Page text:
The fascinating story of their epic voyage on the YUKON and their thriving charter vessel enterprise
When Denmark-based Ea Lassen and her Australian husband David Nash, set off from Europe for Tasmania with their two young sons in tow, it took them 16 months to get here. It’s a tall story but they came on their own traditional Danish sailing ketch, the Yukon.
Their story began when David discovered a sunken ship just south of Copenhagen. The tale goes that they paid locals a carton of beer for the vessel. Some believe the couple paid too much considering the boat was well below the surface.
Restoring the Yukon was a labour of love that took David seven years. Ea worked different jobs on the side and had the children under her wings. When it was complete it became a charter vessel in Scandinavia. For five years they sailed in Denmark, Sweden and Germany.
When it was finally time for their big overseas voyage, the family collected paying passengers along the way and had a Danish crew to help navigate the high seas. At one point in the journey they saw nothing but water for nearly a month.
“The pacific was amazing. The Galapagos Islands, French Polynesia and the fantastic Tuamotus Atolls” says Ea. “The people who live on the islands and the culture of those pacific islanders – incredible”
Their first anchorage in Tasmania was Wineglass Bay on the East Coast, a world away from Denmark where Ea grew up. It was a stunning coastline for Ea to first lay eyes on and far removed from the airport arrival lounge that greets most people.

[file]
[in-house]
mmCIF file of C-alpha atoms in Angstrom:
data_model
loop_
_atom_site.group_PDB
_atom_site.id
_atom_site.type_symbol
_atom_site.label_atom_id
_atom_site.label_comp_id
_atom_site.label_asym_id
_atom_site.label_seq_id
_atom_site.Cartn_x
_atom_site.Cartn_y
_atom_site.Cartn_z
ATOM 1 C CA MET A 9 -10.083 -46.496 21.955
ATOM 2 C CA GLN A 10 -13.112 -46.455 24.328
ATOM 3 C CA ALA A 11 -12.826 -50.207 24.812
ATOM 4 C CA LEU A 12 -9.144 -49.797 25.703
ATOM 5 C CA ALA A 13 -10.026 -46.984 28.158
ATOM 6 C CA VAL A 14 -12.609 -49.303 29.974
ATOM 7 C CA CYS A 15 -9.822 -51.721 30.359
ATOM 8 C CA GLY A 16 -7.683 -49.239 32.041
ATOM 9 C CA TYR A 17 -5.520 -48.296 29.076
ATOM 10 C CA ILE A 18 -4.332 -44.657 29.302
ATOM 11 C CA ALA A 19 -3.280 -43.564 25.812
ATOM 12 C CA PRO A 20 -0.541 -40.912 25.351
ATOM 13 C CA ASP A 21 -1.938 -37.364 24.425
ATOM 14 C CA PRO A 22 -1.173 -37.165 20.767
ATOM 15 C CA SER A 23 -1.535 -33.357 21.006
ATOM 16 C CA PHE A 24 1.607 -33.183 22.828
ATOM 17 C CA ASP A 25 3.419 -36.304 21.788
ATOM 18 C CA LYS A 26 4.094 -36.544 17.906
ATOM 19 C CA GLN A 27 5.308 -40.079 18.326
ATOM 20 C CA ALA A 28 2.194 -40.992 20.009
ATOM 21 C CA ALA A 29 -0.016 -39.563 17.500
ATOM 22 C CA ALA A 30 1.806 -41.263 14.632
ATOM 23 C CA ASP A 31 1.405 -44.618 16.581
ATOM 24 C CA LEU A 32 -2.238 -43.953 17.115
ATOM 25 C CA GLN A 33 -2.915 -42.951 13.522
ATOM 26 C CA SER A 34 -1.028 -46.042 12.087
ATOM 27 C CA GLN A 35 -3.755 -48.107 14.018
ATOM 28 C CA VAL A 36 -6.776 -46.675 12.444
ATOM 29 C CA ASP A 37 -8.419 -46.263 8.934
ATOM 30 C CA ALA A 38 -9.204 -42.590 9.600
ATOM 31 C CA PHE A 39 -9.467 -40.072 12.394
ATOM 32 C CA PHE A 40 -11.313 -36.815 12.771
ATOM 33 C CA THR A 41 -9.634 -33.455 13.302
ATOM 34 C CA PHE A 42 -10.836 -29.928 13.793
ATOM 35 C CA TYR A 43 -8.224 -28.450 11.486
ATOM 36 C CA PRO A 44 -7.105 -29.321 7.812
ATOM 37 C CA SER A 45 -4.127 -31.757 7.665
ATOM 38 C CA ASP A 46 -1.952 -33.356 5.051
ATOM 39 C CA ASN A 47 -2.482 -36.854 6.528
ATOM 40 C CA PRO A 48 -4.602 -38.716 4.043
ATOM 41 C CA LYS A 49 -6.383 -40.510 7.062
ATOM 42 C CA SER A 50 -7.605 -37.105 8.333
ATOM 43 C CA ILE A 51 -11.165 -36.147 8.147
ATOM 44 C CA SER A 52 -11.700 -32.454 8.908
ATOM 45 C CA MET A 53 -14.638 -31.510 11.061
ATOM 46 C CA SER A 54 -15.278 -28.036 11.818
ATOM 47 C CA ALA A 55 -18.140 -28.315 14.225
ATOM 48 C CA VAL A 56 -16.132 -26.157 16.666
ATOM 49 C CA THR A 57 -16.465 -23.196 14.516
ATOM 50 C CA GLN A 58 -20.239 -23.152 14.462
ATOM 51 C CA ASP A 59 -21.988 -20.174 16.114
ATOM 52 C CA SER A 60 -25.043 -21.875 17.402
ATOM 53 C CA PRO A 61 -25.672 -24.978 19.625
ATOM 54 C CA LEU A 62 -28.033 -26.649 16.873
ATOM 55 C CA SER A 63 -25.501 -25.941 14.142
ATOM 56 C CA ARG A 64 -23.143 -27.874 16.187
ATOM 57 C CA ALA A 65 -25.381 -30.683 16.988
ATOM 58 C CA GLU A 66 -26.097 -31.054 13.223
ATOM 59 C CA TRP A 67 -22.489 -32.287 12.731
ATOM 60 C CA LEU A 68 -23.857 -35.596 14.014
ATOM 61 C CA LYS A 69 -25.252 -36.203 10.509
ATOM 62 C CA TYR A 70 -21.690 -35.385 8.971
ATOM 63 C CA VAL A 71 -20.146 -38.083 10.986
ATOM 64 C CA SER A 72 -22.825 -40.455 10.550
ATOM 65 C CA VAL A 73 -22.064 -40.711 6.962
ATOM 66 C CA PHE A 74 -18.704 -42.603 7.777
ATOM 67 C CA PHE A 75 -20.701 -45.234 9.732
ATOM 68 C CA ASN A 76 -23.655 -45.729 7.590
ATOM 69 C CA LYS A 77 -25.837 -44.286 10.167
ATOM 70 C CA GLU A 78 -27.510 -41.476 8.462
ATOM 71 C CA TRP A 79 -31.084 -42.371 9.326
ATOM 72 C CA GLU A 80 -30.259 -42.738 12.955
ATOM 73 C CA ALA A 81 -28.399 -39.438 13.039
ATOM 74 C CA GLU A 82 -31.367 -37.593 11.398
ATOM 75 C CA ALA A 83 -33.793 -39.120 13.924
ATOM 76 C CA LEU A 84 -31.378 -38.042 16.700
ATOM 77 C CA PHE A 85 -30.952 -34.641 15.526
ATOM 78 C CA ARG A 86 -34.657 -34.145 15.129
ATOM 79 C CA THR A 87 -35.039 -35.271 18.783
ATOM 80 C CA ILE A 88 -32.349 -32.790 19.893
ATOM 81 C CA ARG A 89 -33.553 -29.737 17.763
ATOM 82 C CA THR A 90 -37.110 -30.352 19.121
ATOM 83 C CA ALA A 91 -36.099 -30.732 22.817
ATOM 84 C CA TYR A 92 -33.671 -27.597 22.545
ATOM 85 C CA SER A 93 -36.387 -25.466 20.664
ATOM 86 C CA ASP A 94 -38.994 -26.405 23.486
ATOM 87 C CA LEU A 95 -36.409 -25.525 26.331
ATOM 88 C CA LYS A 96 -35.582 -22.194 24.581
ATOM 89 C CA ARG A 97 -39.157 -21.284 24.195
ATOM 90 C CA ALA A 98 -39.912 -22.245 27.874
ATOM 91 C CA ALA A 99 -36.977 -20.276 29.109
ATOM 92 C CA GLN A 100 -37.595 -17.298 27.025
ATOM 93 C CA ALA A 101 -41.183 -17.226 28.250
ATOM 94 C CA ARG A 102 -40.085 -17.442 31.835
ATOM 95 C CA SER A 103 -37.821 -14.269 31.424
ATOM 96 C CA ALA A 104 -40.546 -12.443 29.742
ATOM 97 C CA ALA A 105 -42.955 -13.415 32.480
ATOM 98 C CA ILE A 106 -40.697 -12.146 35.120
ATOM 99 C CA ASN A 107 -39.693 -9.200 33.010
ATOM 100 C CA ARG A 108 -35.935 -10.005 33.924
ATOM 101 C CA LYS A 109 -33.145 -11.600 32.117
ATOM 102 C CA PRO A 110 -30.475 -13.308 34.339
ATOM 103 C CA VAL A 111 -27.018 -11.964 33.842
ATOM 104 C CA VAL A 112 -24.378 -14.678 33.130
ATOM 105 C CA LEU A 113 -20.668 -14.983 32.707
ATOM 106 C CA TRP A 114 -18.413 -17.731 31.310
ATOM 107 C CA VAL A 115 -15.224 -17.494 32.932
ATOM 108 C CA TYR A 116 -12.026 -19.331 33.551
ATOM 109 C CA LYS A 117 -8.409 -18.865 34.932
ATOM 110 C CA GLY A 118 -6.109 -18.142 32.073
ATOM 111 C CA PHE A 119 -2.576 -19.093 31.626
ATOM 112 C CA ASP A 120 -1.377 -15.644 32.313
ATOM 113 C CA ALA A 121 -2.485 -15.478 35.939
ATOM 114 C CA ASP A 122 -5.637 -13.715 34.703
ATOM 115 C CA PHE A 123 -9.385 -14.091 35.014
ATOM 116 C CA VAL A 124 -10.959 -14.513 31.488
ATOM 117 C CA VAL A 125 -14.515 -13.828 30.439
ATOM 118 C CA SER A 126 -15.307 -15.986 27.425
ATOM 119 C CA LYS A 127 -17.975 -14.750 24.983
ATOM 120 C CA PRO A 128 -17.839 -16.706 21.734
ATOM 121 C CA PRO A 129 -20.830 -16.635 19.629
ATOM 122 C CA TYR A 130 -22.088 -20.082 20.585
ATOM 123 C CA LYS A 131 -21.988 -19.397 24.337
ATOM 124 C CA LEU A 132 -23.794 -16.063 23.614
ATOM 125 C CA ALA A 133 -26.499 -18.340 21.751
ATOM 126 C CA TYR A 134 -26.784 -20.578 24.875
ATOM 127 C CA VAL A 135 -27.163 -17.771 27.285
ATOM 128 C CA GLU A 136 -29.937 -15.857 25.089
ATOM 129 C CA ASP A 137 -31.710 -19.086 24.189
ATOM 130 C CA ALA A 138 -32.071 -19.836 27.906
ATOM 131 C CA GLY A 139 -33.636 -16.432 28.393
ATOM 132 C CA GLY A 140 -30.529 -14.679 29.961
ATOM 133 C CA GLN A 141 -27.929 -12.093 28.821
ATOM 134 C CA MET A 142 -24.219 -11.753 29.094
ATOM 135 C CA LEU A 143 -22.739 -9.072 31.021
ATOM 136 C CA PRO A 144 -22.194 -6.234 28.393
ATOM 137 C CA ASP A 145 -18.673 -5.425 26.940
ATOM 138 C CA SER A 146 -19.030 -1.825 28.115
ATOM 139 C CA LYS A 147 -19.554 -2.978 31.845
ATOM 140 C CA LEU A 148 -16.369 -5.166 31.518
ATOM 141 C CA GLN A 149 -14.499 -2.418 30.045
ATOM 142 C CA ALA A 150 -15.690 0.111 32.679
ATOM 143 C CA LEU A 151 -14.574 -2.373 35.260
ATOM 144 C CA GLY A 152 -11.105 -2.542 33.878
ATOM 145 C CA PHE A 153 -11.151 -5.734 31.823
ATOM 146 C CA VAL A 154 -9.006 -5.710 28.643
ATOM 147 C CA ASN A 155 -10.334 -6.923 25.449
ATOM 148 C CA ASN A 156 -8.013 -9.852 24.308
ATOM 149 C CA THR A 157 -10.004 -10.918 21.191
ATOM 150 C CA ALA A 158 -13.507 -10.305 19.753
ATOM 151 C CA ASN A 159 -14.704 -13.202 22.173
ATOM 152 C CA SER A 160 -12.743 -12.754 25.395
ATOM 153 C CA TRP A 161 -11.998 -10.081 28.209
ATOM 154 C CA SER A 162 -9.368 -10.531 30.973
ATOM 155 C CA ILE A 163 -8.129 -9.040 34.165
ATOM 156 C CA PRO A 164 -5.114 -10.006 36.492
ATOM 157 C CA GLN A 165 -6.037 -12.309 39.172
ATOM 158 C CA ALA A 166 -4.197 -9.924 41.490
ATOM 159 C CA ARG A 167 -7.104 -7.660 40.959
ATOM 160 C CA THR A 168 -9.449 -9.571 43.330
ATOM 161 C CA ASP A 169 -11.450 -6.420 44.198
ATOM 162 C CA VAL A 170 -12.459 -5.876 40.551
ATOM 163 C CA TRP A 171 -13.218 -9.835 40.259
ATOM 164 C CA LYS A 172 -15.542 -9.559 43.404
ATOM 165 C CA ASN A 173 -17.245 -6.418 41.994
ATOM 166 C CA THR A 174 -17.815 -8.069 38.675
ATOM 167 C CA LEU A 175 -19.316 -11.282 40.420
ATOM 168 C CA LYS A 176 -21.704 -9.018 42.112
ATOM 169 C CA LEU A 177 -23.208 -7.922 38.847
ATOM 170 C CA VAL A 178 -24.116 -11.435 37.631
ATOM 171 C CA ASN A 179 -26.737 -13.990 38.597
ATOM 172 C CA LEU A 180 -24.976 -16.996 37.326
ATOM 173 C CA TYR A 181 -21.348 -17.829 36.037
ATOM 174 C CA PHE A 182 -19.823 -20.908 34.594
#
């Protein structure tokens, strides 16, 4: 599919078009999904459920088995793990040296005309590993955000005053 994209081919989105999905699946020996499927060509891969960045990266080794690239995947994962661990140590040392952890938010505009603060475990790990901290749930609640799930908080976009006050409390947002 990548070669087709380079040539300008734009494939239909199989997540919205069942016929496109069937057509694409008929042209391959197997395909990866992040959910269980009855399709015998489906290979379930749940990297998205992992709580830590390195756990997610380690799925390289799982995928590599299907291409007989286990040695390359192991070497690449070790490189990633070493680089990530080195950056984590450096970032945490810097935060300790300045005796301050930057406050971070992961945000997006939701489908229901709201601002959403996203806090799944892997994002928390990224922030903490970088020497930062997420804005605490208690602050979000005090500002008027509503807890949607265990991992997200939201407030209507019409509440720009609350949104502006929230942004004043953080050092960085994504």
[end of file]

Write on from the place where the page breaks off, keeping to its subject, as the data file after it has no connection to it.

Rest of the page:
David already had ties with the Wooden Boat Centre in Franklin, on the banks of the Huon River, and although the family always knew that they would come to Tasmania for a break, they had no idea they’d stay permanently.
Upon arriving in 2011, the family lived on their boat for the first two years. They soon settled into the small southern Tasmanian community of Franklin where they continued to run their charter business. Today, Ea and David offer a range of year round itineraries from calm water cruises through to adventurous multi-day voyages. From the Huon River day sail and Bruny Island cruise to their Port Davey seven day mission to south west Tasmania, the Nash-Lassen’s are happiest out on the water.
“It’s like camping, but you’re on the water and you have your house wherever you go. I absolutely love the motion of this huge heavy thing in the water and you get carried by the wind and the sails, says Ea”
Today, their business is doing better than when the family first arrived and their resilience has paid off. And with the boom in the Tasmanian tourism industry, it can only get better. The pair have collaborated with others businesses such as Fat Pig Farm to create on-board feasts where food and boating blend in what is best described as a floating picnic.
“We love it here,” says Ea. “It’s pristine and ideal for sailing and there are also a lot less people. It’s not like Copenhagen or the Danish islands where there are so many more boats in the summer.”
“The community have also been so welcoming and everything just fell into place,” adds David. “Ea got work straight away and the children went to the primary school across the road.”
“The locals were wonderful from the moment we arrived. The marina welcomed us with open arms, as did the boat centre and the boat trust. It was clear that we must stay!”
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